How to Say: JM Coetzee and other Booker authors
An occasional guide to the words and names in the news from Catherine Sangster of the BBC Pronunciation Unit.
The shortlist for the 2009 Man Booker Prize has been announced, and, as always, there are some names which raise pronunciation questions for broadcasters. These are usually easy for the Pronunciation Unit to resolve by contacting agents, publishers or, where possible, the authors themselves.
This year, the list includes Hilary Mantel (pronounced man-TELL), Simon Mawer (maw), Adam Foulds (fohldz), and AS Byatt (BIGH-uht).
But the trickiest name is probably that of South African author JM Coetzee. The first syllable is pronounced kuut (uu as in book); debate rages about the pronunciation of the "ee" at the end. Many South Africans, whether Afrikaans speakers or not, pronounce this as a diphthong EE-uh, as in the word "idea".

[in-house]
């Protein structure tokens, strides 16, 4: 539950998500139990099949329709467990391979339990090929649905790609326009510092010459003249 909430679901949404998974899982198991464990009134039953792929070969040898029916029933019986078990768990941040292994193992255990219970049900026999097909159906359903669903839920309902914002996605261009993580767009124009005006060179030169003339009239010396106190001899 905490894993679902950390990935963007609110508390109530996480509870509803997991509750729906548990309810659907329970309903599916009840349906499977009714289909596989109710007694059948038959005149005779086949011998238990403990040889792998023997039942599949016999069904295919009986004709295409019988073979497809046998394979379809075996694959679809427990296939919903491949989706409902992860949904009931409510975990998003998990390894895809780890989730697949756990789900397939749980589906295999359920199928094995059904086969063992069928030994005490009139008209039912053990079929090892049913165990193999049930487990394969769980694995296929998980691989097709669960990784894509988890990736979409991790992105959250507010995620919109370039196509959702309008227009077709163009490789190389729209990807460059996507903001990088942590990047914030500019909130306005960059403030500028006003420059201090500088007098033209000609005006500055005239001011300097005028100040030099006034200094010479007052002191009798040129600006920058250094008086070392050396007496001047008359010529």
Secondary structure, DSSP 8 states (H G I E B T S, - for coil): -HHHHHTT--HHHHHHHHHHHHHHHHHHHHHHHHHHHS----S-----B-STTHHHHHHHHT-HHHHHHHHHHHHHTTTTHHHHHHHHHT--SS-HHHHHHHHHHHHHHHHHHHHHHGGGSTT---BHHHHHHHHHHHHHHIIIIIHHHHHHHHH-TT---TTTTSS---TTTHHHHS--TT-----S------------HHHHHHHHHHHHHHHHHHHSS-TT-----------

Indeed, kuut-SEE-uh was the Unit's original recommendation in the early 1980s, based on the advice of the South African Broadcasting Corporation and his London publisher, Secker and Warburg. However, that vowel can also be pronounced as a monophthong (kuut-SEE), especially by those from the south of the country, and this is the pronunciation that the author uses and prefers the BBC to use too.
We have a letter from JM Coetzee himself in our files, written in response to our query, making this very clear and, as our policy is always to say people's names in the way that they wish, that is what we have recommended ever since.